Tuesday, 24 November 2020

Questions (258)

Michael Collins

Question:

258. Deputy Michael Collins asked the Minister for Finance if he will address a case (details supplied) regarding the help-to-buy scheme; and if he will make a statement on the matter. [38241/20]

View answer

Written answers (Question to Finance)

The Help to Buy (HTB) incentive, is a scheme to assist first-time purchasers with the deposit they need to buy or build a new house or apartment. The incentive gives a refund of Income Tax and Deposit Interest Retention Tax (DIRT) paid in Ireland over the previous four years, subject to limits outlined in the legislation. Section 477C Taxes Consolidation Act 1997 (TCA) outlines the definitions and conditions that apply to the HTB scheme.

Revenue has advised that it understands the key facts as as follows:

- A parent gifted their child a house in 2016;

- The house was deemed unliveable by an engineer and had to be demolished (no date provided for when the house was demolished);

- The child has paid the Local Property Tax (LPT) on this house since 2013;

- The child applied for planning and a mortgage around 2018/2019.

Based on the facts outlined above, Revenue considers there are two key principal conditions that need to be considered:

1. Is the child a “first time purchaser” for the purposes of HTB scheme;

2. Is the property a “qualifying residence”.

Revenue further advise in relation to these issues:

Section 477C TCA provides a definition of a “first-time purchaser” for the purposes of the HTB scheme. A “first-time purchaser” is an individual who, at the time of making a claim under the scheme, has not, either individually or jointly with any other person, previously purchased or previously built, directly or indirectly, on his or her own behalf a dwelling.

In a case where an individual who received a gift of or inherited a house previously, the individual may still be considered a first-time buyer for the purposes of the HTB scheme subject to all other conditions being satisfied, on the basis that they have not previously purchased a dwelling, as the wording of the legislation provides.

Section 477C(2) TCA defines a ‘qualifying residence’. The legislation is very specific as to the definition of a qualifying residence. It must be a new building which was not, at any time, used or suitable for use as a dwelling. Renovation or refurbishment of old houses to either upgrade or reinstate them for habitation does not qualify for HTB. In the circumstances where the house was previously used as a dwelling but fully demolished and a new house built, then it is “new”.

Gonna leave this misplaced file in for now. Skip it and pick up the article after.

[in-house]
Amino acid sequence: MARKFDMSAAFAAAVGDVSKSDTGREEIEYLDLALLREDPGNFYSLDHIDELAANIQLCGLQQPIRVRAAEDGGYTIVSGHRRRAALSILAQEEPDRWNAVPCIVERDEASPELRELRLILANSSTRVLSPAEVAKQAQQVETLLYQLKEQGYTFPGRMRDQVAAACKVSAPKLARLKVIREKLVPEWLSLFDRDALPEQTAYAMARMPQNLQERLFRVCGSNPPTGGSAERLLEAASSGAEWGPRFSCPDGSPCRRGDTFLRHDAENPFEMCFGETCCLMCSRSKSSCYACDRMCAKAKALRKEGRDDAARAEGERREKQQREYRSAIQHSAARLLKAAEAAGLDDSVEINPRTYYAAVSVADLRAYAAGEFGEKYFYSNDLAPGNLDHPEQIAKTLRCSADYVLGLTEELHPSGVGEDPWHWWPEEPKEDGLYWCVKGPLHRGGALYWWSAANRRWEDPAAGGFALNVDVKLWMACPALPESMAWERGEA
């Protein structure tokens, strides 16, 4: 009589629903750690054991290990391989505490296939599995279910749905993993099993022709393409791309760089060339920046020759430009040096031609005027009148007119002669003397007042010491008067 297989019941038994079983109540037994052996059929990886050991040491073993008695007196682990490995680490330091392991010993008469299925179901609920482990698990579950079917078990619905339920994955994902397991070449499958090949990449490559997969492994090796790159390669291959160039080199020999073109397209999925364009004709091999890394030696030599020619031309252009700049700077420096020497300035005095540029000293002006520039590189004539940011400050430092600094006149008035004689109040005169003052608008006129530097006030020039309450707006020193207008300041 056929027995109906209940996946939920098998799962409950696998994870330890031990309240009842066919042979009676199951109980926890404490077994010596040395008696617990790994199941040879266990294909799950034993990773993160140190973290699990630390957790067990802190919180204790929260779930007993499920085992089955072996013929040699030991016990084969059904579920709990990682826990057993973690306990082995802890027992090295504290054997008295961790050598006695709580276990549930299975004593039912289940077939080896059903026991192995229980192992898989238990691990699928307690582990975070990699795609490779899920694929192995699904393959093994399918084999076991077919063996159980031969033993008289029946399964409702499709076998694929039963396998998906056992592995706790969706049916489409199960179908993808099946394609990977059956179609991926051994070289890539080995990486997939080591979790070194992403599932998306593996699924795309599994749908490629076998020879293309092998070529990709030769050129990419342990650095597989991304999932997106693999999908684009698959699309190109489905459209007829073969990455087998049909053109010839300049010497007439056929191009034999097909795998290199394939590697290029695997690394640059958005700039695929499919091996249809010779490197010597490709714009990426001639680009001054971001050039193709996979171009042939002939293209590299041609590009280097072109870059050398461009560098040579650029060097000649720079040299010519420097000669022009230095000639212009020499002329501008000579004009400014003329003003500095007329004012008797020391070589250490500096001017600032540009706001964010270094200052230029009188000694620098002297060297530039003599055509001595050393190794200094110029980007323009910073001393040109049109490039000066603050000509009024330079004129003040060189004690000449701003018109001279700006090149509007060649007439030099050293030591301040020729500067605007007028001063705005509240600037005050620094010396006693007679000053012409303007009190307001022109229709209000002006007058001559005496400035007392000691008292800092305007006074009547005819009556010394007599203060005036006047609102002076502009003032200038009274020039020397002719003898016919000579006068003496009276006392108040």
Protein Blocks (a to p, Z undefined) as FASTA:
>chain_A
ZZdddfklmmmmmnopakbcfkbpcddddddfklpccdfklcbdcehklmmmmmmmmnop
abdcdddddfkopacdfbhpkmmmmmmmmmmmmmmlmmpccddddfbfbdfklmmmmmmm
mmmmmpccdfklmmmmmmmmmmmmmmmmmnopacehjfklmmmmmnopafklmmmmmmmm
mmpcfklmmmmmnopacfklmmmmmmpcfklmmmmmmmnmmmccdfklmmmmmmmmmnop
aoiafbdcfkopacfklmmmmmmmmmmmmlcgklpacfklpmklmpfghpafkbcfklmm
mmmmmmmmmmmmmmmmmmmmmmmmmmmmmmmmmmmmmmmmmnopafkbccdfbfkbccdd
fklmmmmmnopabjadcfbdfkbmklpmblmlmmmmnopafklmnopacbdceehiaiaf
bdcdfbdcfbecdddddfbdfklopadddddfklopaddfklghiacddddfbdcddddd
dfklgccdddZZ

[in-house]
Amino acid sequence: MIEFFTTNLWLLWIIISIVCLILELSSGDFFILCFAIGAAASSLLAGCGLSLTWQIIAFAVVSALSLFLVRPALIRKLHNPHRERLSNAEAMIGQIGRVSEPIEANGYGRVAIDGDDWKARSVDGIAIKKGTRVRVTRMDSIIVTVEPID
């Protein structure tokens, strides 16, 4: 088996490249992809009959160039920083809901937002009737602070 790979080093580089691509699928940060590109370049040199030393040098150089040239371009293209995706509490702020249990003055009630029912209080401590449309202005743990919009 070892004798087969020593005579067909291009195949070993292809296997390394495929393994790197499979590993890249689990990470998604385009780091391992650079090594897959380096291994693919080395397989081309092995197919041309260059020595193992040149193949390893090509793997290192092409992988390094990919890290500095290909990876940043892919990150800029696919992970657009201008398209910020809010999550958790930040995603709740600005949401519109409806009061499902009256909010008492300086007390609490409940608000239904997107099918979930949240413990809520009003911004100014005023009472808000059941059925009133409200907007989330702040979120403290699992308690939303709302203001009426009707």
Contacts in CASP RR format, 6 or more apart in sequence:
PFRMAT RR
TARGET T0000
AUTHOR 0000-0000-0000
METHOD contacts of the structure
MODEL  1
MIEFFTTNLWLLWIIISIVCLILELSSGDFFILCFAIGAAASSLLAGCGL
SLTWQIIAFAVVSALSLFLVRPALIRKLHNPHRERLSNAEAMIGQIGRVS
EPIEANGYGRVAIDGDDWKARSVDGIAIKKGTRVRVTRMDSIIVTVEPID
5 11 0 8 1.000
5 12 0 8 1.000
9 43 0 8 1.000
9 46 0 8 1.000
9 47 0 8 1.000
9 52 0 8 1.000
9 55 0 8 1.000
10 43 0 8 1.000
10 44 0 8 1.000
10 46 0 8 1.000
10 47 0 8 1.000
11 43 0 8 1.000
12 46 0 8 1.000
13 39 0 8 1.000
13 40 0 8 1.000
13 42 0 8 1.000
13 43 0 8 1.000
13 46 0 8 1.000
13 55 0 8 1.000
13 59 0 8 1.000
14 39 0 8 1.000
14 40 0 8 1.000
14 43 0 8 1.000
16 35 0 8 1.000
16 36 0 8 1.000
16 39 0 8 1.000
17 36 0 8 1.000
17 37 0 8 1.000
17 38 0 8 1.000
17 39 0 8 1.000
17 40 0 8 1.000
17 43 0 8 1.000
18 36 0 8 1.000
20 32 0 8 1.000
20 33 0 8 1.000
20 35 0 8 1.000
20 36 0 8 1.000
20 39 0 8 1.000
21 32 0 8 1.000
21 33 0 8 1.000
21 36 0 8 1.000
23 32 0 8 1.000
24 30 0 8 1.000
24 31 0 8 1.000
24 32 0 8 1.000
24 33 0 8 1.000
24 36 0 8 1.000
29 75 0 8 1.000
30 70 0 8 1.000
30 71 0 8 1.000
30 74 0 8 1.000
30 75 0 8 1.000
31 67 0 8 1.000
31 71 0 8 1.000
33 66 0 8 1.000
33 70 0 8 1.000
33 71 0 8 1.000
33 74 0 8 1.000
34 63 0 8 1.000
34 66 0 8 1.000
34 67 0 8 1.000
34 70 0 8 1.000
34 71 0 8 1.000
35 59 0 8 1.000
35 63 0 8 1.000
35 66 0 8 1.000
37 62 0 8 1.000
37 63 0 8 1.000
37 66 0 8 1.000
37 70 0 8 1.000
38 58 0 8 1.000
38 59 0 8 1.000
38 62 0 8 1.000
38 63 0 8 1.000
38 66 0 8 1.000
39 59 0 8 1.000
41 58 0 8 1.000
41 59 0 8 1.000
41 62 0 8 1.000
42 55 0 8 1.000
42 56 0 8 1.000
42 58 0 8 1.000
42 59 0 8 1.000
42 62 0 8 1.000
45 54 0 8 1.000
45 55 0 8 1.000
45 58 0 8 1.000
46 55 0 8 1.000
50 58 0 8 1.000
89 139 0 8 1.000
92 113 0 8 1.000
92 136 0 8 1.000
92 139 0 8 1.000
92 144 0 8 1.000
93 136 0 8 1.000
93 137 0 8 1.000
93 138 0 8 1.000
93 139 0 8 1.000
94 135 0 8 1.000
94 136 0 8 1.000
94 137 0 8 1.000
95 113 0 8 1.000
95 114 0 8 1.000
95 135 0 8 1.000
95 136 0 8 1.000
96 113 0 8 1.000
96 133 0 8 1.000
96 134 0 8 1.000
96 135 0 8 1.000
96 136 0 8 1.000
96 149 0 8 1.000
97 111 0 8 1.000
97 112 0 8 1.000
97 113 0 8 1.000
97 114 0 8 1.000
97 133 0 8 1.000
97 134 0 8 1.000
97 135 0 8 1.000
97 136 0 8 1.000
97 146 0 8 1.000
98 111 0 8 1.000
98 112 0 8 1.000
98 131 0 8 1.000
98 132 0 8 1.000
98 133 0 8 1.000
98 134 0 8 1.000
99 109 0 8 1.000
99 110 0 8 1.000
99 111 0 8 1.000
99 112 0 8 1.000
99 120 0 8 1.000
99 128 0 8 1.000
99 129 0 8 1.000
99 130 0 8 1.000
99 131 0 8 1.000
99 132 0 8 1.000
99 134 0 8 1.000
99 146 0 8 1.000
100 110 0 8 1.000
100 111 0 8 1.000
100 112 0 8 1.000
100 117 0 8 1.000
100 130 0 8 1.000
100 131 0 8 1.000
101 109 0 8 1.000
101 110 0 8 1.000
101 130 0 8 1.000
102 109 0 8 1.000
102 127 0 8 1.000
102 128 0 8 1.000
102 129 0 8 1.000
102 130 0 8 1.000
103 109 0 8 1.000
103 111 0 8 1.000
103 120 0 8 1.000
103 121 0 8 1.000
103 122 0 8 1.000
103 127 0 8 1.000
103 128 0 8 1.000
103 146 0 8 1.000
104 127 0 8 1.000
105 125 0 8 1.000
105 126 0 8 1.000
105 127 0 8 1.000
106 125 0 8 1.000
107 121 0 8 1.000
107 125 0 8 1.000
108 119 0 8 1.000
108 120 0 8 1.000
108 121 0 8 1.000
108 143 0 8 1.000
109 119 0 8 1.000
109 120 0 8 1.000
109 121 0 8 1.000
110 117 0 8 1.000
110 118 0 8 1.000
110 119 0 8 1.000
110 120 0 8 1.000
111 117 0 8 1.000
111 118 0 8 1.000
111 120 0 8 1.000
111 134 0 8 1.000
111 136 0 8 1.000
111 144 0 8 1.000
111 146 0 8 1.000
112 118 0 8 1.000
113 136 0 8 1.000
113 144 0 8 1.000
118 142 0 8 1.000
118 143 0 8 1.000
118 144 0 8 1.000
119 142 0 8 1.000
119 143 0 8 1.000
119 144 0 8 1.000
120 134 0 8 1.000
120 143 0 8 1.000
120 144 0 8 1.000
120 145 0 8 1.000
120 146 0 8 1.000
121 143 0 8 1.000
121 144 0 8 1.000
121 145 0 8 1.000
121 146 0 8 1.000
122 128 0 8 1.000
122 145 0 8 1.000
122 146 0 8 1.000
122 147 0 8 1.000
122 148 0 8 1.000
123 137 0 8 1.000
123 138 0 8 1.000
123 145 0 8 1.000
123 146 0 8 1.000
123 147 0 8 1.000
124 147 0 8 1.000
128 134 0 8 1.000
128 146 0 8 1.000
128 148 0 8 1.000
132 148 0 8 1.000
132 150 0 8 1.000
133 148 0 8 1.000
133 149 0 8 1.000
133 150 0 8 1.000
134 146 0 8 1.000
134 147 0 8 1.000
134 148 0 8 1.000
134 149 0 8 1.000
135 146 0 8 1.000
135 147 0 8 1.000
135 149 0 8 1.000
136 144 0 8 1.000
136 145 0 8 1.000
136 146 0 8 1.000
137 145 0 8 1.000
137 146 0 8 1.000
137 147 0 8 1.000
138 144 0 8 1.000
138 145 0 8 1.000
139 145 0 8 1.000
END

For Revenue to make an assessment that the dwelling being built on the site is ‘new’, sufficient evidence is required which shows that the previous dwelling was demolished and replaced as opposed to being extended/refurbished. Revenue also require as much evidence as possible from the builder, engineer or other professionals working on the project, about the condition of the former dwelling which made it uninhabitable or unsound and required that it was demolished (and the extent of demolition involved). If there is any other information (photos, etc.) that’s relevant in helping Revenue understand that the property meets the criteria in the legislation, this should be included.

I am also advised by Revenue in relation to LPT that any property that is in use as, or that is suitable for use as, a dwelling house is chargeable to LPT. Therefore, the state of dereliction of a property is not relevant where the property is actually occupied as a dwelling house. However, a property that is derelict to such an extent that it is not suitable for occupation (or not actually occupied) is not taxable. For further details please see the Revenue website link www.revenue.ie/en/property/local-property-tax/is-your-property-liable-lpt/is-your-property-uninhabitable.aspx.

The payment of LPT on a property that was gifted to an individual would not prevent the individual from availing of the HTB scheme, where the individual satisfies all other conditions of the HTB scheme.

Given the limited details outlined by the Deputy in relation to this case, the applicant should contact Revenue via MyEnquiries outlining the specific facts and circumstances of their case and Revenue will consider whether the property would satisfy the conditions for the HTB scheme.